But that's nothing new. Mora hasn't sold horses at his auction for about a decade. He says he stopped after California passed legislation banning horse slaughter because he knew that most of the animals he sold were headed into the food chain. Mora insists that the sale of cull horses — those destined for slaughter — didn't provide significant revenue for the auction; rather it was a service he provided to his clientele — mostly cattlemen — when they needed to get rid of unwanted horses. The auction, he says, served as a "facilitator ... to our producers to turn these horses over humanely, and they would go through the meat supply — much more humane than the situation we have now." Other Northern California auctions, who continue to sell horses, aren't as punctilious.

NorCal Equine Rescue, which claims to be the largest non-profit horse rescue group in California, based in Oroville, has rescued over 500 horses since it was founded in 2003. Tawnee Preisner, who founded the organization with her husband, told me in a recent phone interview that at the last livestock auction she attended in the Central Valley she counted seven killer buyers in the stands. She says that even though it's illegal to sell horses by the pound in California, killer buyers purchase horses by the head at a price that works out to as much as 50 cents per pound. "The law is there but they don't care," she says of the auction yards and the buyers. As for the California Department of Food and Agricultural, the agency you'd think would be in charge of enforcing the horse slaughter ban, all they do, according to an agency spokesperson, is inspect state-licensed slaughter facilities to ensure they're not processing horses.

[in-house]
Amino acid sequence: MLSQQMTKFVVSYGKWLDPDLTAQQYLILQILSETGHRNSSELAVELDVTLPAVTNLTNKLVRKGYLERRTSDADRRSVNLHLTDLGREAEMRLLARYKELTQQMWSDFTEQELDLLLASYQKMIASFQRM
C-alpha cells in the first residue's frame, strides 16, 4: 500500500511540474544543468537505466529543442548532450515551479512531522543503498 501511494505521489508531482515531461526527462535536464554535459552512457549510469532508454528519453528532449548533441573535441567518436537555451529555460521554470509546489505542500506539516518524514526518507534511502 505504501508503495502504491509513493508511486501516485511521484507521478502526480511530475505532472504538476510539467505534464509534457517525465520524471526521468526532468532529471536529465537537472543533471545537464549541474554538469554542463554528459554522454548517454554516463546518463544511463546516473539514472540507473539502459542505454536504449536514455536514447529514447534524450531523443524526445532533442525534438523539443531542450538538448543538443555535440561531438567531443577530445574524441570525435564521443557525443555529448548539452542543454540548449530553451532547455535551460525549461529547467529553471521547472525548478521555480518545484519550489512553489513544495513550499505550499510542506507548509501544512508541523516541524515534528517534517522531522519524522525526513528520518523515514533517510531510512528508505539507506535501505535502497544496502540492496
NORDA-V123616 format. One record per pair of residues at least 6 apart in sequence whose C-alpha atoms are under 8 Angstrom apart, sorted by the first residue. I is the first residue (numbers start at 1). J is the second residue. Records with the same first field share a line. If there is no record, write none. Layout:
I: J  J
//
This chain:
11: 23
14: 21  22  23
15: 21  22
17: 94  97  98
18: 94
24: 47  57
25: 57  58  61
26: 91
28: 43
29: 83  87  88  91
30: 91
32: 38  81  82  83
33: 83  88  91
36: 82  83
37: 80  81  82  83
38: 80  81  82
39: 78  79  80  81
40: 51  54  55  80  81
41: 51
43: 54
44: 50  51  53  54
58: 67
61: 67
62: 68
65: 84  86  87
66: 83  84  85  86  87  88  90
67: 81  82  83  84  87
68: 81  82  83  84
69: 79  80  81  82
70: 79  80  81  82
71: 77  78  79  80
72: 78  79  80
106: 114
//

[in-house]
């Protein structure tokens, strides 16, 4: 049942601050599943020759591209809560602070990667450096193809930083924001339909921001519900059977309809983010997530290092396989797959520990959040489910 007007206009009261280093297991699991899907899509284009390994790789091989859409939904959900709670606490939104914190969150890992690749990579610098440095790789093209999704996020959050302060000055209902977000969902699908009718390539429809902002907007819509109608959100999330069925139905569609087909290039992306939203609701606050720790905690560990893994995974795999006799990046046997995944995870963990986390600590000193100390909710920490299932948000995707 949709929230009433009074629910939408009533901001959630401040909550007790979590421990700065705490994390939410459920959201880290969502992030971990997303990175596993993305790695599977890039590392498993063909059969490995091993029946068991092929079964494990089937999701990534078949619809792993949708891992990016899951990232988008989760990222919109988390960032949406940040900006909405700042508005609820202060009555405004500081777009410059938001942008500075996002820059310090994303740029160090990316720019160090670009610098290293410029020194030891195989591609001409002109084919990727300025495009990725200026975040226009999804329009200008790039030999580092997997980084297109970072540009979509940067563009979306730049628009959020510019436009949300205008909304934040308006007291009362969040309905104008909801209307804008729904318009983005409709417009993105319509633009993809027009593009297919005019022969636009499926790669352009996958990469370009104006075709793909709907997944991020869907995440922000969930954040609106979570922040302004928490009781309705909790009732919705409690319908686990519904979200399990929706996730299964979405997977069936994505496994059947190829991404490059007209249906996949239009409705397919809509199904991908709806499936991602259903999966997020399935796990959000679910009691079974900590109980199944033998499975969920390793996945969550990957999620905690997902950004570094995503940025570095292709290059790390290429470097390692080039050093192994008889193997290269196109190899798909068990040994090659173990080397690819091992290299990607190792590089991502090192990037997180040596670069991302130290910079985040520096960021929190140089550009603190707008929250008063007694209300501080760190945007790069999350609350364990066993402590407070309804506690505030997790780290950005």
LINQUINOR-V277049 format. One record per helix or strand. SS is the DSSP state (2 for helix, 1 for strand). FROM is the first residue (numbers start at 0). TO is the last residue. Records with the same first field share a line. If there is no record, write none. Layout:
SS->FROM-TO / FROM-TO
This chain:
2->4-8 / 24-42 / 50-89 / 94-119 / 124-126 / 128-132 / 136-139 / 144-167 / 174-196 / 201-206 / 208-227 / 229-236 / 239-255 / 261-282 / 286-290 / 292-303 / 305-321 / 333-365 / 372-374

In fact, it's hard to put a finger on who exactly is in charge of enforcing the ban. Brand inspectors in Oregon and California say they don't check horses being transported northward across the border. East of here, in Fallon, Nev., and up north in Hermiston, Ore., pound horses are being sold at auction regardless of whether they originate in the Golden State, and later transported to foreign slaughterhouses. At present, groups opposed to horse slaughter are lobbying for federal legislation that would make transporting horses for the purposes of slaughter illegal, but such a law doesn't exist yet.